Our friend Masahiro toured¬† us to through the city of Seto today. It is about an hour by car from Nagoya with no discernable break in the buildings and industry between cities. When we arrived however it had a very different feel. Seto was a traditional centre for ceramics and the city is justifiable proud of this craft tradition. The ceramics is evident and physically a part of the city, in the walls, bridges and paths. It felt very cared for and well looked after as a result. We toured a number of ceramics galleries including one in a 300 year old wood building (the garden was well established). We had an incredible lunch at a noodle house that¬† Masahiro picked. We have¬† developed a craving for¬† homemade noodles and miso that we had there.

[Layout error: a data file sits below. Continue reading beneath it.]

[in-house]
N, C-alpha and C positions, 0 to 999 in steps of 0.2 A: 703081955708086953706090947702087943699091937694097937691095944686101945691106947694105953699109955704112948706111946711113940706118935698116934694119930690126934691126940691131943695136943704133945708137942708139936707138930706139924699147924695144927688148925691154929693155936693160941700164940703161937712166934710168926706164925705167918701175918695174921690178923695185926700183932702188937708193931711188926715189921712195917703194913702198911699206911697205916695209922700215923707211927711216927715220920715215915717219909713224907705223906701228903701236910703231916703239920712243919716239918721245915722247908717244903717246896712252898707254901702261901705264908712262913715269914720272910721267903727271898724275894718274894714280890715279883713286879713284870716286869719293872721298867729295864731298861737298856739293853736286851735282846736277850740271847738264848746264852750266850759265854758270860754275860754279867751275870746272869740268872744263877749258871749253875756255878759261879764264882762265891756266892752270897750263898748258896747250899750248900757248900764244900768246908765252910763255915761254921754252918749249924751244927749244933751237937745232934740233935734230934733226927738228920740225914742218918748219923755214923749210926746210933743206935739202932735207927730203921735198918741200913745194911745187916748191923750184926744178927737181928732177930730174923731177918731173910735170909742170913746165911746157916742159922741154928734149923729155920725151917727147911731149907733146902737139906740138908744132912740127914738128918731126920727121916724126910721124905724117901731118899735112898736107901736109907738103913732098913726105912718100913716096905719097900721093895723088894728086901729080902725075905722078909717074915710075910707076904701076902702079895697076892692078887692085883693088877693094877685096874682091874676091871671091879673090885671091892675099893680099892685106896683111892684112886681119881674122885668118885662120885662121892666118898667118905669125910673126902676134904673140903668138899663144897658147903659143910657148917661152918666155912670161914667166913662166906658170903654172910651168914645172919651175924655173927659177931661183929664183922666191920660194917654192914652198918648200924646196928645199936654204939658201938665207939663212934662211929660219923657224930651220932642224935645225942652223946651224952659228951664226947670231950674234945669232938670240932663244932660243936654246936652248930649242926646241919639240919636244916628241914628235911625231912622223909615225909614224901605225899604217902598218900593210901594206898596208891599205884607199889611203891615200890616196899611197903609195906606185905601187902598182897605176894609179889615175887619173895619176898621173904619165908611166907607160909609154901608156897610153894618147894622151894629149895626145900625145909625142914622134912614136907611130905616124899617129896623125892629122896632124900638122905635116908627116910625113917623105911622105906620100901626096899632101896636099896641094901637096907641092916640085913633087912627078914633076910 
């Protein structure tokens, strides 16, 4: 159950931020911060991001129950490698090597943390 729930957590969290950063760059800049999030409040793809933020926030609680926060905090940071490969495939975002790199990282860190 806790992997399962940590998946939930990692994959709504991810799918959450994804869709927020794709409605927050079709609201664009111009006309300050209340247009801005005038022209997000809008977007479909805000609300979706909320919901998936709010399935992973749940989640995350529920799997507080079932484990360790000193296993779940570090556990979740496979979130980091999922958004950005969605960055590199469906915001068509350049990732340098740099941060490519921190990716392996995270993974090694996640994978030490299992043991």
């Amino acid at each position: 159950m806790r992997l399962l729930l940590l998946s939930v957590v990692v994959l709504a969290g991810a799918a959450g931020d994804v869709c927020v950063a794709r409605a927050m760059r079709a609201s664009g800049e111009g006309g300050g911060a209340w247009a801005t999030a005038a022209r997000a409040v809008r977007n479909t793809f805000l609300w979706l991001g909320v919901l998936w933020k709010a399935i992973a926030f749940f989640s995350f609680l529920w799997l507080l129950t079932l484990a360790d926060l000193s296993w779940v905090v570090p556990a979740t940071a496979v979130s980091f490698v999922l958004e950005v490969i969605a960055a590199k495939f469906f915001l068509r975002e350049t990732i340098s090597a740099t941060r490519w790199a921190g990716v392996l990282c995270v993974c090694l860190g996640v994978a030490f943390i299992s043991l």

After lunch we toured the Seto Ceramics and Glass Art Centre. At the centre we were greeted very hospitably by one of the coordinators, Kukiyo Mikamoto.¬† We took in¬† the exhibition ‚ÄúFlat Glass‚ÄĚ which had many interesting works, and a lecture by Shogo Abiru who is making sophisticated fused and slumped works. The lecture and exhibition was well attended, a number of students attended from Aichi University and near by Nagoya University came with several faculty members. One of the faculty, Koichi Matsufuji, was the curator of the Exhibition. We had interesting conversations with Michael Schiener, Matt Szosz, Hiroki Numi, and a number of other artists present, in the Gallery, a setting that was low key but engaged.
The facilities at the center are well laid out and well equipped. They have a residency program for recent graduates and as well as international residencies.¬†